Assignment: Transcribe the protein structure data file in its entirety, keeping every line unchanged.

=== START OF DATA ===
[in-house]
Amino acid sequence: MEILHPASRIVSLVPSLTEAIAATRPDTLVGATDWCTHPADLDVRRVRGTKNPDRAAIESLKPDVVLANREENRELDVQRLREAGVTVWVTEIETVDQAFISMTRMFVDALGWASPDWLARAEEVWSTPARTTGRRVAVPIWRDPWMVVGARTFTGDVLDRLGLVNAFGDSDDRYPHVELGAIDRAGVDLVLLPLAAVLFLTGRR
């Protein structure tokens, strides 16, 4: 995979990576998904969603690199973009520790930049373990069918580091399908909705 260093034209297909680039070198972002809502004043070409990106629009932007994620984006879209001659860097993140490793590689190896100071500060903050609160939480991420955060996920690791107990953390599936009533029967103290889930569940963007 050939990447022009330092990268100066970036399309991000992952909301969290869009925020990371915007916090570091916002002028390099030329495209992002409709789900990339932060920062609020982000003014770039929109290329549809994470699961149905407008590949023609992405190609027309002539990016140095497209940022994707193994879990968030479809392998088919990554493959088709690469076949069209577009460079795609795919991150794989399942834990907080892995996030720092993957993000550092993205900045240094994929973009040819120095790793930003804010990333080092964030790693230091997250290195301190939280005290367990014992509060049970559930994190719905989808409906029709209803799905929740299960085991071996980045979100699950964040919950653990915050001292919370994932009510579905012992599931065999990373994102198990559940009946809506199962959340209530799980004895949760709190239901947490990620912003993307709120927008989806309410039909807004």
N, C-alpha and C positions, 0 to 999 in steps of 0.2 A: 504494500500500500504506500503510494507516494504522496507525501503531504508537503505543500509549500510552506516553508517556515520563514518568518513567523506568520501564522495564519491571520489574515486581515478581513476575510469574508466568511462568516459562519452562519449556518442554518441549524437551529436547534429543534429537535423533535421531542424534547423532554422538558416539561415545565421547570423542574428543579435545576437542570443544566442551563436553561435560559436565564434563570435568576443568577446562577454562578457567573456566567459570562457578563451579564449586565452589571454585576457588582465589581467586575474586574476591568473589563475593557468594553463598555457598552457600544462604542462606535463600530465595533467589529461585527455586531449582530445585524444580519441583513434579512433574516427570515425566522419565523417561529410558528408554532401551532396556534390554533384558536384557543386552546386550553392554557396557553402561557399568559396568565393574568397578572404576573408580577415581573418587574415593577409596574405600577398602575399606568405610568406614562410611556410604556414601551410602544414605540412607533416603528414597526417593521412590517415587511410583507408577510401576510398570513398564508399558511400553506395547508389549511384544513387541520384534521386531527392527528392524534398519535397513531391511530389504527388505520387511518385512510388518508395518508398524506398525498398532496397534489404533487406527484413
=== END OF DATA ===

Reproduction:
[in-house]
Amino acid sequence: MEILHPASRIVSLVPSLTEAIAATRPDTLVGATDWCTHPADLDVRRVRGTKNPDRAAIESLKPDVVLANREENRELDVQRLREAGVTVWVTEIETVDQAFISMTRMFVDALGWASPDWLARAEEVWSTPARTTGRRVAVPIWRDPWMVVGARTFTGDVLDRLGLVNAFGDSDDRYPHVELGAIDRAGVDLVLLPLAAVLFLTGRR
């Protein structure tokens, strides 16, 4: 995979990576998904969603690199973009520790930049373990069918580091399908909705 260093034209297909680039070198972002809502004043070409990106629009932007994620984006879209001659860097993140490793590689190896100071500060903050609160939480991420955060996920690791107990953390599936009533029967103290889930569940963007 050939990447022009330092990268100066970036399309991000992952909301969290869009925020990371915007916090570091916002002028390099030329495209992002409709789900990339932060920062609020982000003014770039929109290329549809994470699961149905407008590949023609992405190609027309002539990016140095497209940022994707193994879990968030479809392998088919990554493959088709690469076949069209577009460079795609795919991150794989399942834990907080892995996030720092993957993000550092993205900045240094994929973009040819120095790793930003804010990333080092964030790693230091997250290195301190939280005290367990014992509060049970559930994190719905989808409906029709209803799905929740299960085991071996980045979100699950964040919950653990915050001292919370994932009510579905012992599931065999990373994102198990559940009946809506199962959340209530799980004895949760709190239901947490990620912003993307709120927008989806309410039909807004």
N, C-alpha and C positions, 0 to 999 in steps of 0.2 A: 504494500500500500504506500503510494507516494504522496507525501503531504508537503505543500509549500510552506516553508517556515520563514518568518513567523506568520501564522495564519491571520489574515486581515478581513476575510469574508466568511462568516459562519452562519449556518442554518441549524437551529436547534429543534429537535423533535421531542424534547423532554422538558416539561415545565421547570423542574428543579435545576437542570443544566442551563436553561435560559436565564434563570435568576443568577446562577454562578457567573456566567459570562457578563451579564449586565452589571454585576457588582465589581467586575474586574476591568473589563475593557468594553463598555457598552457600544462604542462606535463600530465595533467589529461585527455586531449582530445585524444580519441583513434579512433574516427570515425566522419565523417561529410558528408554532401551532396556534390554533384558536384557543386552546386550553392554557396557553402561557399568559396568565393574568397578572404576573408580577415581573418587574415593577409596574405600577398602575399606568405610568406614562410611556410604556414601551410602544414605540412607533416603528414597526417593521412590517415587511410583507408577510401576510398570513398564508399558511400553506395547508389549511384544513387541520384534521386531527392527528392524534398519535397513531391511530389504527388505520387511518385512510388518508395518508398524506398525498398532496397534489404533487406527484413